Congressional candidates debate in Hopkinsville
For the first time in 22 years, the U.S. District 1 seat in Kentucky is open. On Monday, Democratic candidate Sam Gaskins and Republican candidate James Comer participated in a debate at Hopkinsville City Hall.
The League of Women Voters held the only debate before the general election.
The two candidates focused on increasing jobs, decreasing regulations, and helping Kentuckians instead of lobbyists.
“I don’t understand why Congress can’t balance the budget,” Comer said.
“Have people willing to say enough is enough,’ Gaskins said.
Comer repeatedly referred to what he deems unnecessary government spending and wanting to fix that, and that he’s not bound by party lines when it comes to decision making.
“Start paying off the debt, so our next generation will have the same opportunities if not more opportunities,” Comer said.
Gaskins said he wants to provide incentives for saving government money.
“I don’t understand why a use it or lose it system works,” Gaskins said.
Gaskins talked about finding a way to ensure that people have more money at the end of the month than they do now and being available to hear people’s concerns.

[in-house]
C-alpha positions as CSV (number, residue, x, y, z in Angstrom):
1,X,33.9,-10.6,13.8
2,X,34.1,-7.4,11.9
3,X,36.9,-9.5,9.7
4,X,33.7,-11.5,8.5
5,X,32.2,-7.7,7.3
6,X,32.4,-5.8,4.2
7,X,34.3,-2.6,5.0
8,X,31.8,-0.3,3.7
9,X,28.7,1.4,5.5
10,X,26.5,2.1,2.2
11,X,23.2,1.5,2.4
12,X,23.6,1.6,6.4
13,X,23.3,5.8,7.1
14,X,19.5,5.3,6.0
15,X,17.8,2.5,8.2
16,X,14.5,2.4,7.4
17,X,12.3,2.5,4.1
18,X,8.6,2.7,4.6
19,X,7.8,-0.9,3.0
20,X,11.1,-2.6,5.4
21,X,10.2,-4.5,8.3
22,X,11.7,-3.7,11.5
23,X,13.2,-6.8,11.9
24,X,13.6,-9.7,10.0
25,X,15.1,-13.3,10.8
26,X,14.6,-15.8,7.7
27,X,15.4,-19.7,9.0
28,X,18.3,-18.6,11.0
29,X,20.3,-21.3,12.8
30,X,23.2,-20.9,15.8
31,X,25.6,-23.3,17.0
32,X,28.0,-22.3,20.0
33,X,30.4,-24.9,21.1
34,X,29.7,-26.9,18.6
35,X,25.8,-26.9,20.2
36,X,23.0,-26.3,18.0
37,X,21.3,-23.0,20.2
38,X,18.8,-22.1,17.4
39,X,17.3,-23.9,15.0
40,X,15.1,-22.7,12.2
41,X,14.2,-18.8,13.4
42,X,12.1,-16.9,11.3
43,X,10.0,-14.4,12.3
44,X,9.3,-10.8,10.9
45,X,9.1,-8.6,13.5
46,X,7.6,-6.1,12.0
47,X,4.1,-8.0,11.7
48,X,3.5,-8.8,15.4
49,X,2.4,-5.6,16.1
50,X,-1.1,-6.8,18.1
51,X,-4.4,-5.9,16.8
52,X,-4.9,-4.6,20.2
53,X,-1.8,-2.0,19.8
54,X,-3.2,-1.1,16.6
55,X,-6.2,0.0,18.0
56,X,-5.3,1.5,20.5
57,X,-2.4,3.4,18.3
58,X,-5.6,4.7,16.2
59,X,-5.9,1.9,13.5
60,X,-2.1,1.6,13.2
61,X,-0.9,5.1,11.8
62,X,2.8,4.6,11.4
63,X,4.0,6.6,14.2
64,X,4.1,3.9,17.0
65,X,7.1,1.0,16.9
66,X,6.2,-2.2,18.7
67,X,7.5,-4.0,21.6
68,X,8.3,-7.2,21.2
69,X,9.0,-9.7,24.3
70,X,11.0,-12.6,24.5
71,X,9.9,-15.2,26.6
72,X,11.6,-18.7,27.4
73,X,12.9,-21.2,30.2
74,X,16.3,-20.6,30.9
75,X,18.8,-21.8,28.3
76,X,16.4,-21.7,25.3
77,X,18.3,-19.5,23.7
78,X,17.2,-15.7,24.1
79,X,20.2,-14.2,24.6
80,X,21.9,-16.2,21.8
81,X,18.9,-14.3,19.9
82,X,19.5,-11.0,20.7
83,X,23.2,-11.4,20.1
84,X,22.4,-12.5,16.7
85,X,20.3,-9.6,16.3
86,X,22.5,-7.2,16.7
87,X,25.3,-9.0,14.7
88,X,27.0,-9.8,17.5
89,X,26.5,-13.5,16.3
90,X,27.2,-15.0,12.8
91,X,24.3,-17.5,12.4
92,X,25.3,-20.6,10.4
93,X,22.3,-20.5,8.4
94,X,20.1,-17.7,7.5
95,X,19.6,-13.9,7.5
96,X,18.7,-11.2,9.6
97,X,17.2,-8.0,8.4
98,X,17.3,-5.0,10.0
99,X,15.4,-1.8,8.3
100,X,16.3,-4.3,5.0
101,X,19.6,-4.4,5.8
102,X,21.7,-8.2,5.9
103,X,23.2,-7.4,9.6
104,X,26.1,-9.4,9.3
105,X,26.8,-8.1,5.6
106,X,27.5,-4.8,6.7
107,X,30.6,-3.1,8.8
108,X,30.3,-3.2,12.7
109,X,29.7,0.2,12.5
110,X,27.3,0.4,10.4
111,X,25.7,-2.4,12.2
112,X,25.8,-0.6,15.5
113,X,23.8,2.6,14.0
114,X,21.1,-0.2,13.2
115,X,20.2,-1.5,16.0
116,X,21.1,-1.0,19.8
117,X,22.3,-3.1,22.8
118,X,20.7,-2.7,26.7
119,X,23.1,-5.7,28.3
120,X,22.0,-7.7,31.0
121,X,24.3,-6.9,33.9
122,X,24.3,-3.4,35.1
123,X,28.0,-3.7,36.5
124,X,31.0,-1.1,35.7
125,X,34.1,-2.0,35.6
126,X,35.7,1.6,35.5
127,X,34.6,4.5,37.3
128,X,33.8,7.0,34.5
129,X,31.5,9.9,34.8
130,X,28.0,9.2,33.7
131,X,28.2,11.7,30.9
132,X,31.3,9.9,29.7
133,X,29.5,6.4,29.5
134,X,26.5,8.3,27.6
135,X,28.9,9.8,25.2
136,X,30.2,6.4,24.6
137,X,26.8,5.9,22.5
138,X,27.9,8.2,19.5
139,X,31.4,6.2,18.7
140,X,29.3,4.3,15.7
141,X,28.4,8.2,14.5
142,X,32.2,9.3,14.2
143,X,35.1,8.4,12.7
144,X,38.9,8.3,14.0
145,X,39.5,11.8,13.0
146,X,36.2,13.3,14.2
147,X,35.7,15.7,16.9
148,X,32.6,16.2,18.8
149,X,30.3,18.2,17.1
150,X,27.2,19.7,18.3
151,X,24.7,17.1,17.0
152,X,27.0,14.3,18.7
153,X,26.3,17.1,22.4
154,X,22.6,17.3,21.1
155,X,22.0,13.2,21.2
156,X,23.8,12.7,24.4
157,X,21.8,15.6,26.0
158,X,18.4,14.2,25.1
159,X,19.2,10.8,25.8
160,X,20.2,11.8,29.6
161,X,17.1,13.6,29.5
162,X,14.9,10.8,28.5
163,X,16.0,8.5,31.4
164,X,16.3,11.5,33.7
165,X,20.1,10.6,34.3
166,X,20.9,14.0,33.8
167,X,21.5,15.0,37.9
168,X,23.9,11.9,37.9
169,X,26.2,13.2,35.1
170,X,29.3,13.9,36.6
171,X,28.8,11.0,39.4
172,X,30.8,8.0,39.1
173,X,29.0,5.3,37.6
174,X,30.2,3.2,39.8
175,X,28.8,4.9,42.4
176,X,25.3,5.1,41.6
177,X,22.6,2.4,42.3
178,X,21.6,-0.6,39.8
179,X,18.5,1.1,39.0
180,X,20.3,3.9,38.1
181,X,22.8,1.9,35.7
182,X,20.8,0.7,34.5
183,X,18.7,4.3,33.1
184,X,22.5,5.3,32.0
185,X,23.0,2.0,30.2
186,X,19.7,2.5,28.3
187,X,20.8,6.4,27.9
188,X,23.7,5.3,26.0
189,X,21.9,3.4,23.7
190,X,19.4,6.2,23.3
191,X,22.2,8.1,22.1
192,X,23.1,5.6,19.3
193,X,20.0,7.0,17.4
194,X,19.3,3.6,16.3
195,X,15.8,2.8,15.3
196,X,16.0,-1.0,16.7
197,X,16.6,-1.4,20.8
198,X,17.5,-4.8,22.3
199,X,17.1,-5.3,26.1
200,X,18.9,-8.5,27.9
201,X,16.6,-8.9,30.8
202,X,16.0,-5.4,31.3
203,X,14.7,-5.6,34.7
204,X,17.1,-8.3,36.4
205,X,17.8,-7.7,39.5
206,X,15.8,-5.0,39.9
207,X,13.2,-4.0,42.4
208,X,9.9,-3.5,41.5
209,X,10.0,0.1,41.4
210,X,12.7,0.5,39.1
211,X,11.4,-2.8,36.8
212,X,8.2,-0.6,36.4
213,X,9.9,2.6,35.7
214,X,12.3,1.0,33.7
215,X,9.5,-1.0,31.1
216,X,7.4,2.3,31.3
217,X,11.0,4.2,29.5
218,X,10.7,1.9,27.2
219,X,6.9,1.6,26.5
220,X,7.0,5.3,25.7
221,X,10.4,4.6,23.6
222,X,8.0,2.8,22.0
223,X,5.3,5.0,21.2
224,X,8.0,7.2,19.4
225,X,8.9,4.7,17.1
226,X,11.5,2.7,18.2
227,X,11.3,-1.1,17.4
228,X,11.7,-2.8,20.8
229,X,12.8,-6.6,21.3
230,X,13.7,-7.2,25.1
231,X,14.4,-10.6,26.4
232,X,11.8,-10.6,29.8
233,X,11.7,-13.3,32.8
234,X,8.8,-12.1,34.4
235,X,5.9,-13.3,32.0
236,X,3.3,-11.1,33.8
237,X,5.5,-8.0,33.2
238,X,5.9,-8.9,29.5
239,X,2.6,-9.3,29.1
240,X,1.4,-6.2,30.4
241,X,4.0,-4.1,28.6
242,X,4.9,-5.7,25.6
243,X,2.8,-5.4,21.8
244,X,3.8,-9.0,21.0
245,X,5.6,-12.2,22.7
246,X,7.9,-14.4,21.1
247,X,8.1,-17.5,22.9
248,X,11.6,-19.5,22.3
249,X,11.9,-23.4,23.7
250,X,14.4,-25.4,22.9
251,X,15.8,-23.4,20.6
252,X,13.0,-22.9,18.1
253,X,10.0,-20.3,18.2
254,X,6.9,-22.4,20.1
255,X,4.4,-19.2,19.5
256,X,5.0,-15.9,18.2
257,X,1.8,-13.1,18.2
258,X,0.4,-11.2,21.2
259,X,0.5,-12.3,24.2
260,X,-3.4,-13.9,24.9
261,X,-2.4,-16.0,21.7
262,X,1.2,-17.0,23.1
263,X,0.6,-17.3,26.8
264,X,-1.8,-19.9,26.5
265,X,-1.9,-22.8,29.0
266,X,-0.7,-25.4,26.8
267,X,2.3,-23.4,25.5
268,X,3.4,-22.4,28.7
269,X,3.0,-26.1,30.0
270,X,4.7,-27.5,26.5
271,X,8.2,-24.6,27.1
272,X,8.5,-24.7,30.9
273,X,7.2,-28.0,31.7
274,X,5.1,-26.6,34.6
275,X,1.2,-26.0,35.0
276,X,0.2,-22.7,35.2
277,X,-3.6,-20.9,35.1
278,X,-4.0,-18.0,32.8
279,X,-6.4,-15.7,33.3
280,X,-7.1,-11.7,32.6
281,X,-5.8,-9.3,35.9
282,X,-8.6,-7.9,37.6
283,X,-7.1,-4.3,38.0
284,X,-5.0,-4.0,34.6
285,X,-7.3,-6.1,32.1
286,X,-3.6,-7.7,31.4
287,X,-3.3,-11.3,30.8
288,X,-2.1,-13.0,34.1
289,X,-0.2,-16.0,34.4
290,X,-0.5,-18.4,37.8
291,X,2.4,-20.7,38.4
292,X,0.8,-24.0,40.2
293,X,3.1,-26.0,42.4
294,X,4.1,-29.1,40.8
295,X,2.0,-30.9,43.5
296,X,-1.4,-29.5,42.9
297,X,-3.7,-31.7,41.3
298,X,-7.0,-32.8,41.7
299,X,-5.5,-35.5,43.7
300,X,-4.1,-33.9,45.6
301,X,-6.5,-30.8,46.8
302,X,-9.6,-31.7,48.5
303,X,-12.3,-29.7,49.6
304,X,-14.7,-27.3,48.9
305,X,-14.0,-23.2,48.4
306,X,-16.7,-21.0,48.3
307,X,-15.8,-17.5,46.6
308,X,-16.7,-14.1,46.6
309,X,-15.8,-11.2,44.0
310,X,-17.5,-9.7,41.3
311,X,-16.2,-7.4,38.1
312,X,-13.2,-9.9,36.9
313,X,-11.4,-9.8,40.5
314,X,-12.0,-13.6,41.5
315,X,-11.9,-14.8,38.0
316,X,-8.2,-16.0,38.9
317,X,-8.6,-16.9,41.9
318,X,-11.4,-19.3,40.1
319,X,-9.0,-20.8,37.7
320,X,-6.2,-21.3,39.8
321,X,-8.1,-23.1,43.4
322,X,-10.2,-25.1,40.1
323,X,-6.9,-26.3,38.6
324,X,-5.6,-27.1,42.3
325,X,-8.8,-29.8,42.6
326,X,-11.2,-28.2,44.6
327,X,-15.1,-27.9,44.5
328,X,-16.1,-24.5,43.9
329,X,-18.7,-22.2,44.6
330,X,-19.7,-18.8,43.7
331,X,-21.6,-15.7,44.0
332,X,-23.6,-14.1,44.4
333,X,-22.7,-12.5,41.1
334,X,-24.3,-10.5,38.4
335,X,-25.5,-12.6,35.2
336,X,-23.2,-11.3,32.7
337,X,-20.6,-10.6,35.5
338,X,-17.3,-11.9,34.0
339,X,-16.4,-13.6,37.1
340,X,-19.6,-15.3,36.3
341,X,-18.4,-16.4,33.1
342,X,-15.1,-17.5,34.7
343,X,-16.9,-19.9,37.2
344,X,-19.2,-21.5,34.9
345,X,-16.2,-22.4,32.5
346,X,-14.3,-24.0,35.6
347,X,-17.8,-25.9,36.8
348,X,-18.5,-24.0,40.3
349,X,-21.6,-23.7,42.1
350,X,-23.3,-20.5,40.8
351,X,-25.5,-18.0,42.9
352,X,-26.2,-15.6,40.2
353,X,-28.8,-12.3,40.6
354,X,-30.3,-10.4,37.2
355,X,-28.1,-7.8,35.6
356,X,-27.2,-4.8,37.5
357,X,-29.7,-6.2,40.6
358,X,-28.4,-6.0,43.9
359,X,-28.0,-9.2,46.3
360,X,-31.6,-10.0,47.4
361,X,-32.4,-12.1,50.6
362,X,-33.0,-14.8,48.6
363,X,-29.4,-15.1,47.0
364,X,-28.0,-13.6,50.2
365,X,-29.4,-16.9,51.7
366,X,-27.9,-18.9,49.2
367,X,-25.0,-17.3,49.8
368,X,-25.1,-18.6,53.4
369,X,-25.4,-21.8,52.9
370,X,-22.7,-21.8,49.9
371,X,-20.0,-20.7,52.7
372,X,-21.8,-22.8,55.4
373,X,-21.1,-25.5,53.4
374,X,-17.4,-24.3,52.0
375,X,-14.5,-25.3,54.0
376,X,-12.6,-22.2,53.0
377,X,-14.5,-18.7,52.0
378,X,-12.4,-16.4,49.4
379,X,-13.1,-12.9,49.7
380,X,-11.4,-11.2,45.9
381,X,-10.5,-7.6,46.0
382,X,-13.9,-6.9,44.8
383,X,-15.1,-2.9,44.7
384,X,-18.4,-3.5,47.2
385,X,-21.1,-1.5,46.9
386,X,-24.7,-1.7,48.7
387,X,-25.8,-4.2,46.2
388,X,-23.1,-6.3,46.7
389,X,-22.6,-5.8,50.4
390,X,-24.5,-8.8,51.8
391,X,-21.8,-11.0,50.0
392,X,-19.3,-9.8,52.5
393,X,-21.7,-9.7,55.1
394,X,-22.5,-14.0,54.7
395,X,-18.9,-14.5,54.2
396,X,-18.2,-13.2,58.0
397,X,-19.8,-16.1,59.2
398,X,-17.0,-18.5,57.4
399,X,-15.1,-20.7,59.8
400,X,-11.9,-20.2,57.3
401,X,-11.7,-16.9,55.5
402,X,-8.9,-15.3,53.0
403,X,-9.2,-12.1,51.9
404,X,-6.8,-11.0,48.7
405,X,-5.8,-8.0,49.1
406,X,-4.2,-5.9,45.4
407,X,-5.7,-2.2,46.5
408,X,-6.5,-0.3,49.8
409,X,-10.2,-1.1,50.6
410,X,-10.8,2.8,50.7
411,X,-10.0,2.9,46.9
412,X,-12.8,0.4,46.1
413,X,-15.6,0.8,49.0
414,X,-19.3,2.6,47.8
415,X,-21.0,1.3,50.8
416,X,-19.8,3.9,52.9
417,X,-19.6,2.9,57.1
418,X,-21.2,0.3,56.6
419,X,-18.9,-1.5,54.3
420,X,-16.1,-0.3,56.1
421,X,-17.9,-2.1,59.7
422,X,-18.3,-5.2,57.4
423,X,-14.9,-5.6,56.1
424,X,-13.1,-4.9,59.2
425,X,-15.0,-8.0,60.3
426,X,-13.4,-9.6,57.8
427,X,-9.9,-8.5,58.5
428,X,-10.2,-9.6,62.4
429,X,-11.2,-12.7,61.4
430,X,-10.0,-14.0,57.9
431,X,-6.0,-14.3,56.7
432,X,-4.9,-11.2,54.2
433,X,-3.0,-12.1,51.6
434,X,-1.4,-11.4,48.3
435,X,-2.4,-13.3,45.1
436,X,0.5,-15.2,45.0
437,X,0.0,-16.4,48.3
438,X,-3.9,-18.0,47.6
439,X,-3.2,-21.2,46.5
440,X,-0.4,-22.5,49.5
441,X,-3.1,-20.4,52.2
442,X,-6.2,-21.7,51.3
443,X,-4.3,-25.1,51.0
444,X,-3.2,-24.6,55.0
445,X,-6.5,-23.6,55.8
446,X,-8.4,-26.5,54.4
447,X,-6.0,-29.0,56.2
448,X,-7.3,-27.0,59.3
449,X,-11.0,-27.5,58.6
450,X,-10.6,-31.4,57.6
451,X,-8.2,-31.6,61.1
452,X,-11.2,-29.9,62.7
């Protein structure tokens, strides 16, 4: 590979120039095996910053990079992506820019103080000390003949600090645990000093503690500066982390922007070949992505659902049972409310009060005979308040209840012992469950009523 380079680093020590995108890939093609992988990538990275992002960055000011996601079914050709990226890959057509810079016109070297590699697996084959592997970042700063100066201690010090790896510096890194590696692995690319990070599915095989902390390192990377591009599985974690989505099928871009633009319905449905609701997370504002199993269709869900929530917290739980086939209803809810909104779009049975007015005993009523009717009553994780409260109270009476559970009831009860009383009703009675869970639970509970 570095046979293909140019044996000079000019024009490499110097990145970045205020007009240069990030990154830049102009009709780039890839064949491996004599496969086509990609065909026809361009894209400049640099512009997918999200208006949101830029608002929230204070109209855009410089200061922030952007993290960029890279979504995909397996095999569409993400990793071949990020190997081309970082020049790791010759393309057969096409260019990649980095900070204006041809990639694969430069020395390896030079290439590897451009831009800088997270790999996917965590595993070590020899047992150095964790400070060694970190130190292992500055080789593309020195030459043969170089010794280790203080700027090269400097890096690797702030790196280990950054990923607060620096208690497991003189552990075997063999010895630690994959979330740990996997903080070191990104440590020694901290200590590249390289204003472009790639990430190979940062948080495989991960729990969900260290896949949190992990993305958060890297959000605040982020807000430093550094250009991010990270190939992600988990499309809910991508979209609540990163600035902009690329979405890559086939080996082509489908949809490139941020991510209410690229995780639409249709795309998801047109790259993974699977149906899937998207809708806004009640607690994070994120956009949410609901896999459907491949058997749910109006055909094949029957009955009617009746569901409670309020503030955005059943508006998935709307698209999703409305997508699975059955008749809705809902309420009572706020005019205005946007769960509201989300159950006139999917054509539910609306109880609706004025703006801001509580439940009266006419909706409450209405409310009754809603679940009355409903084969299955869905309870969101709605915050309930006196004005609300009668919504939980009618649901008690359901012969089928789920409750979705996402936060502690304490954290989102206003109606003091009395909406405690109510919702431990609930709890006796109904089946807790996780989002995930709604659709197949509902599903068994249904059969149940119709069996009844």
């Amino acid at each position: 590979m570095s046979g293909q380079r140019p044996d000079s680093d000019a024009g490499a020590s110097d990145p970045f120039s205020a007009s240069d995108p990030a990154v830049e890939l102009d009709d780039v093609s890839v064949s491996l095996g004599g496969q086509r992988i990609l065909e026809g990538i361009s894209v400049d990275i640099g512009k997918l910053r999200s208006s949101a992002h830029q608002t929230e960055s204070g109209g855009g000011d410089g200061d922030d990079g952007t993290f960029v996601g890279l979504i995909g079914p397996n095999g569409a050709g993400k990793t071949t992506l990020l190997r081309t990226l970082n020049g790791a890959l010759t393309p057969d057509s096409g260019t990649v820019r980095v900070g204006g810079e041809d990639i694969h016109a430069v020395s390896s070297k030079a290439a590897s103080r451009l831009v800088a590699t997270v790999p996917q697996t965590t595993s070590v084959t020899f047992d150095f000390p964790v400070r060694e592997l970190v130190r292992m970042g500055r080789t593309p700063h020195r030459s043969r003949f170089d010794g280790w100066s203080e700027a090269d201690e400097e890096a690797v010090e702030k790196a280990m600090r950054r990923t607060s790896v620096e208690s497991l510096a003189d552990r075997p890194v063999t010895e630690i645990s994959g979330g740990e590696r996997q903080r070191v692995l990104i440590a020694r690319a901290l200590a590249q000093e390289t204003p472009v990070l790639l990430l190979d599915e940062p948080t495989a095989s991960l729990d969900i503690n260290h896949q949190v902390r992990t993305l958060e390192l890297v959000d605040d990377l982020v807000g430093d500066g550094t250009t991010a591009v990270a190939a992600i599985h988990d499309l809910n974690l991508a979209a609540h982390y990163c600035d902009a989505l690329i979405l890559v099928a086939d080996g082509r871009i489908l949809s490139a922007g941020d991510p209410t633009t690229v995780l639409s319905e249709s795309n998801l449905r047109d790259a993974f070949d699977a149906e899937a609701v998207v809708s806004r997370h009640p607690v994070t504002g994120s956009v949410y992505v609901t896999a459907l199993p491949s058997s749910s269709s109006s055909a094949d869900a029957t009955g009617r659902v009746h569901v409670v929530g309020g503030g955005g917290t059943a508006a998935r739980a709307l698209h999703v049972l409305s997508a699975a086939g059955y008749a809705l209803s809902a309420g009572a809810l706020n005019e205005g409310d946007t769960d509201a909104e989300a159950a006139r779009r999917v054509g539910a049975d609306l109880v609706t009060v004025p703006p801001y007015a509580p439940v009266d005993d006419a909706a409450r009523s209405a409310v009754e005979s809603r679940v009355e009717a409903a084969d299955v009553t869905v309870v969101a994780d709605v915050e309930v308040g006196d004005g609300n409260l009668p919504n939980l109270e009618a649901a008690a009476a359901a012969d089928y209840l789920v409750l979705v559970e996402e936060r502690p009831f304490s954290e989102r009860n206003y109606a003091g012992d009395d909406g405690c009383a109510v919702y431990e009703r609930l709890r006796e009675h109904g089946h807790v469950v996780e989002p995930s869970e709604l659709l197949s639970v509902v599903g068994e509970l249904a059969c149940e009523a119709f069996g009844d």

During the debate, Comer focused on young people, and he said he wants to give them a reason to come back home to Kentucky.
“I want to be a congressman that’s focused on economic development. I will have a close relationship with all of the judges and all of the job creators,” Comer said.
Gaskins says his plan through rebuilding infrastructure can boost the economy of District 1.
“That right there is going to bring more money into this district than can be imagined, from what we’ve seen. We have manufacturing. We have agriculture. We have military," Gaskins said.
Both candidates said District 1 is in bad financial shape and needs a fresh face to make the change.
When asked about a higher minimum wage, Comer said that’s another regulatory burden for small businesses. He said he wants tax credits geared toward working Americans.
Gaskins said he believes it should be tiered, so that corporations pay a higher minimum wage than small businesses.
When asked about free college tuition, Comer said the cost isn’t sustainable, comparing it to the Affordable Health Care Act. He says we should focus on providing more dual credit opportunities in high school.
Gaskins said people could take advantage of free tuition for four years, but the first two years should be free.
Both candidates are running in two elections: One to finish the rest of Ed Whitfield’s current term this year, and another for the regular 2-year term that starts next year.